First off, I don't agree with Dr Deth's IP argument, but you should be careful with bringing the old PCs back into the game. If the players wanted them to retire peacefully or settle into a life of doing good, then having them come back as villains won't cut it. If they were killed and raised as undead and enthralled, however, that sounds like the making of an excellent story.

If you make the undead heroes intelligent and perhaps let the PCs know that they are doing all of it against their will, the players will probably want to put the former heroes out of their misery once they learn the truth. Most players would probably enjoy this campaign, personally as a player I'd be interested, but just be careful how you implement it, that's all I'll say.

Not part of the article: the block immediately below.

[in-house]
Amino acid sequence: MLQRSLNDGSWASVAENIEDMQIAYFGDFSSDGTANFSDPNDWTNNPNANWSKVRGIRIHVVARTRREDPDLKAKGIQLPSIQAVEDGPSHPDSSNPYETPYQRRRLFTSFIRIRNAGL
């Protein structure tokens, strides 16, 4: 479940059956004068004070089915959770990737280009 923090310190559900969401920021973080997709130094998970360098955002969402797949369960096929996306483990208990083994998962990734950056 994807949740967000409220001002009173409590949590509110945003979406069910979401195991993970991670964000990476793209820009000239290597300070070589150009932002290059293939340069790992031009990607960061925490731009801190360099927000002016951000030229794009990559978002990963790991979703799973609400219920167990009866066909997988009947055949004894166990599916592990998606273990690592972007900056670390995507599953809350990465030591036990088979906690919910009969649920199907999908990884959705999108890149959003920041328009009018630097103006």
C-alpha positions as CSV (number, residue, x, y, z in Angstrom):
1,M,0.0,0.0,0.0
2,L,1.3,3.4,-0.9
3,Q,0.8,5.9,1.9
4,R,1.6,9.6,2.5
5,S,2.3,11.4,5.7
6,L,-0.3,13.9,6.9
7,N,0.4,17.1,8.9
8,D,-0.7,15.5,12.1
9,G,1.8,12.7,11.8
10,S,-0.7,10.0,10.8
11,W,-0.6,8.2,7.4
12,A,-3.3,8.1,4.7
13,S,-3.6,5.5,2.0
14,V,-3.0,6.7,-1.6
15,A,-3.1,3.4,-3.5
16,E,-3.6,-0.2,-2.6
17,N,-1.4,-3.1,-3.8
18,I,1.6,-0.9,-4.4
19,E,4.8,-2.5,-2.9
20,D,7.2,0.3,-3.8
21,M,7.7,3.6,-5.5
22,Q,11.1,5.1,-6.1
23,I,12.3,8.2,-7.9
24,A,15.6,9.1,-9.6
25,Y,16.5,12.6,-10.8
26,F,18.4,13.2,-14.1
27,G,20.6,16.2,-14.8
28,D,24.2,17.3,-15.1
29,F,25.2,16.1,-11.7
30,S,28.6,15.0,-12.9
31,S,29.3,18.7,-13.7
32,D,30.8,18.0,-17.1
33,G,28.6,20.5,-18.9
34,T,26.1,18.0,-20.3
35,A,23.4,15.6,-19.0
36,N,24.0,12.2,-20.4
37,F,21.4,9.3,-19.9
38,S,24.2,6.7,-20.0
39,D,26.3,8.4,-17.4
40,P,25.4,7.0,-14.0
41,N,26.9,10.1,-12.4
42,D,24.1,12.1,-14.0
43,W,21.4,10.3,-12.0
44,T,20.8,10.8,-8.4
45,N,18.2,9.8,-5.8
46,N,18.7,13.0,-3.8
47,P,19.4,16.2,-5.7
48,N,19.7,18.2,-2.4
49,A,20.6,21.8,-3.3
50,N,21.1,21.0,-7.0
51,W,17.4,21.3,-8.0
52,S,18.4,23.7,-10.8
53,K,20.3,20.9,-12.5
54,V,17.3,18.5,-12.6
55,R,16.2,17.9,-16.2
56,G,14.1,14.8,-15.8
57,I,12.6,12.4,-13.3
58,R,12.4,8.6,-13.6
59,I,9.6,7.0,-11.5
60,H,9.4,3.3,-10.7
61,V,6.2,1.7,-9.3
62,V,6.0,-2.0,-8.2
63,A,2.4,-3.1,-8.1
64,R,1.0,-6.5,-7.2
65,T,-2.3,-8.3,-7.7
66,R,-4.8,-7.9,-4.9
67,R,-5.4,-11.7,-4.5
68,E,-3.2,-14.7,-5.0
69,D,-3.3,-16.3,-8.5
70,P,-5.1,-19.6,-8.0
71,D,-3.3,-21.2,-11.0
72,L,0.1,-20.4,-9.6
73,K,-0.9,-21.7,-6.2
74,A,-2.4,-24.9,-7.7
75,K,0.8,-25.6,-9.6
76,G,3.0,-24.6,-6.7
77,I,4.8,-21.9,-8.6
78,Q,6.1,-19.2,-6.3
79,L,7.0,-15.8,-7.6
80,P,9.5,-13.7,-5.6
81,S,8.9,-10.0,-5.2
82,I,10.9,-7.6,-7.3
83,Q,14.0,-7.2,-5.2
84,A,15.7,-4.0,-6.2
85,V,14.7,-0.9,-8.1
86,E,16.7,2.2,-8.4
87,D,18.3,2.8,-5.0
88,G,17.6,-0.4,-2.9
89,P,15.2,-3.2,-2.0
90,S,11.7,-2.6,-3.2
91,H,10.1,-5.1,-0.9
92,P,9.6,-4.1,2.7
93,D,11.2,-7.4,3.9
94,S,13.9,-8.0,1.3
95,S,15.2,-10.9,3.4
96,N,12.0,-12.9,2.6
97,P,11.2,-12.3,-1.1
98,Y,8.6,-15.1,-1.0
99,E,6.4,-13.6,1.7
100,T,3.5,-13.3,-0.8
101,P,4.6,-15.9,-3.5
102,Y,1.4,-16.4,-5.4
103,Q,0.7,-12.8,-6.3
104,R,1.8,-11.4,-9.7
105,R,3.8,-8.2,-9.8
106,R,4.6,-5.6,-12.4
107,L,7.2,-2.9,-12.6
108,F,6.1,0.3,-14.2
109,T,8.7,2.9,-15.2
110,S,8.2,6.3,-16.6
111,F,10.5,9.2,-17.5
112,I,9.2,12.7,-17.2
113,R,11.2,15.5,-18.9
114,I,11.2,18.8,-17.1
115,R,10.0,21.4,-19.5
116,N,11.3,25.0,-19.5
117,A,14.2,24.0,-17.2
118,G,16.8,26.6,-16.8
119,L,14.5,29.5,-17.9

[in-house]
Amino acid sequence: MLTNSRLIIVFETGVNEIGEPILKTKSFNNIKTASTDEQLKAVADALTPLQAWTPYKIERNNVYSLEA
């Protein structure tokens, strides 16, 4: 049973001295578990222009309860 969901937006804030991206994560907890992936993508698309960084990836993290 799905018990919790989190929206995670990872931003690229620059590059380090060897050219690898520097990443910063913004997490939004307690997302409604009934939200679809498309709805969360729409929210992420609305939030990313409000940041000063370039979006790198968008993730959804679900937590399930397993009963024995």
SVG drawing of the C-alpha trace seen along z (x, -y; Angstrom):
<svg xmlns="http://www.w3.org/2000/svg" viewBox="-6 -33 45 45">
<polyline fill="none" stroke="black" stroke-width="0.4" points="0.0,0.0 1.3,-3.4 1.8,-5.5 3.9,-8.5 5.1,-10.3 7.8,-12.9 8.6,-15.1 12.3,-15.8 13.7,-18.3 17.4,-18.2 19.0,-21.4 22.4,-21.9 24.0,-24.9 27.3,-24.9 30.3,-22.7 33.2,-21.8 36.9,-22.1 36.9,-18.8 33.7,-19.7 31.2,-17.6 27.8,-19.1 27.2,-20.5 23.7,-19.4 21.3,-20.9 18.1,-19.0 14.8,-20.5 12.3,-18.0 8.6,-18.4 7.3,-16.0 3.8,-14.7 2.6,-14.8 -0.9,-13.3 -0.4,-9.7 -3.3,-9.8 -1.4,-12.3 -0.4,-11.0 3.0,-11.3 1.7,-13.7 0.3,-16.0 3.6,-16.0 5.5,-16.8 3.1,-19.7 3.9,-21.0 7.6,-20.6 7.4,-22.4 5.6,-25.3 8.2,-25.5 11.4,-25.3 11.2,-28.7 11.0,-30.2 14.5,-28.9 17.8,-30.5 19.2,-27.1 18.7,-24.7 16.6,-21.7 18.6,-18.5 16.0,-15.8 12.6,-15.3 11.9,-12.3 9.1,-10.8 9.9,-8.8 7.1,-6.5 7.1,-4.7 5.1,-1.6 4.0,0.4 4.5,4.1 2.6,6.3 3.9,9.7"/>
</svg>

Wights (including the variant cairn wights), wraiths (or dread wraiths) and shadows (or greater shadows) also make great undead that you can apply class levels to. I had a shadow cleric (of an evil god) villain once who was pretty rough on the party. She took down the party's cleric and turned her into a shadow (which the party later was able to rectify). I have had cairn wights and wraiths with PC levels as well. Great fun. Good luck!

On the other topic of players "owning" their characters, I will just say that I generally have a hand in creating the characters that my players play so at best we co-own them, but I don't think anyone considers themselves as "owners" of characters at our table. YMMV.

Shadow Lodge

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DrDeth wrote: